What I do with my dogs and what I teach my students is one step heeling. But first before you can even start heeling you should teach a watch command.
After the dog learns the watch from in front of you then I move it to the heel position. Once the dog can focus on me in heel position then you are ready to start one step heeling.
Once they can watch for several seconds in heel, then I will go back to baiting the dog to look at me and take one step forward and treat. You do one step for a while sill the dog understands to move with you. I always take a step with my left foot first and is a signal the dog needs to follow. So many people try to take off walking and many times the dog drops it's head the first step and I want to make sure my dog NEVER does that. That is a really bad habit and why I do one step heeling till my dog really understands. One step, treat! then set up again, one step treat! I only treat if the dog was looking with me as we went forward. One reason why I will hold the treat at my eyes for the first week when I take a step to lure the dog with me. After that I take the treat away, say watch, take a step and treat. By this time the dog should understand what you want. The it's time to go two steps. This is a long process of several weeks to teach a good solid foundation of attention. Now I say all this because it is for competition heeling. I don't ask my dogs to go on a walk to the park with focus. So I am assuming you are looking into competition at some point. Don't be in a rush one step at a time.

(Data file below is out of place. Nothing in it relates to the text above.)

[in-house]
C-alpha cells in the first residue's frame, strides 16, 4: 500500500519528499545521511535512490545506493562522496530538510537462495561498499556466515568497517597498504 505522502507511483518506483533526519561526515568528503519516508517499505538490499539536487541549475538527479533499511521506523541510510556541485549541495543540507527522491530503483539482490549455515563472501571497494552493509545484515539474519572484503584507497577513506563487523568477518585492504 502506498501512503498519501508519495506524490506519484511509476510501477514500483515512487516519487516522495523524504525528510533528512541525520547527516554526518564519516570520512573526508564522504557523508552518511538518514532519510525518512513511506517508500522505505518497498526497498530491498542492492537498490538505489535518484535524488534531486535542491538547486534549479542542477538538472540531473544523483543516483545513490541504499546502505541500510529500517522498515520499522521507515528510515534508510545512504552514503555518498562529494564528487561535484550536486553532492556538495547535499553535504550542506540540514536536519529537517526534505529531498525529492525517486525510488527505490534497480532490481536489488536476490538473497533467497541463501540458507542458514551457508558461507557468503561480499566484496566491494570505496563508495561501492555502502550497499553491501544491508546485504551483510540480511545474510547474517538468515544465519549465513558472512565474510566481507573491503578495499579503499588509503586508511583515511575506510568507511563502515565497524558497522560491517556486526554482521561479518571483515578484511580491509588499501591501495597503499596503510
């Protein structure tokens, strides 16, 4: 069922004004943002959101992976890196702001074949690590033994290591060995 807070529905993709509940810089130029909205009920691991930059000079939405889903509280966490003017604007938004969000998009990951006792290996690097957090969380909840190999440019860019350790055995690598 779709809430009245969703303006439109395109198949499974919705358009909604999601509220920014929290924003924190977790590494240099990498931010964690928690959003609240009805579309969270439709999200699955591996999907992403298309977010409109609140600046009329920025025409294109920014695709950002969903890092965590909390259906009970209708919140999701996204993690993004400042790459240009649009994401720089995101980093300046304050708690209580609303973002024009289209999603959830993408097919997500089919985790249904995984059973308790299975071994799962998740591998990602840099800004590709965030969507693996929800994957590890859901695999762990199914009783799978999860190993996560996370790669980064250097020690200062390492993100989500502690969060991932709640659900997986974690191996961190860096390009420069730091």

In this video you can see when I treat her I treat from my face not drop my hand down and treat. I was the dog always looking at me when I treat. This is venom she was 12 months in this video.
This is my bean head two year male doing some off leash heeling. I moved from food to toys with him. He's a little wide on the return heeling but that's because he is a bean head! lol
Siren, this is the finished product
Hope this helps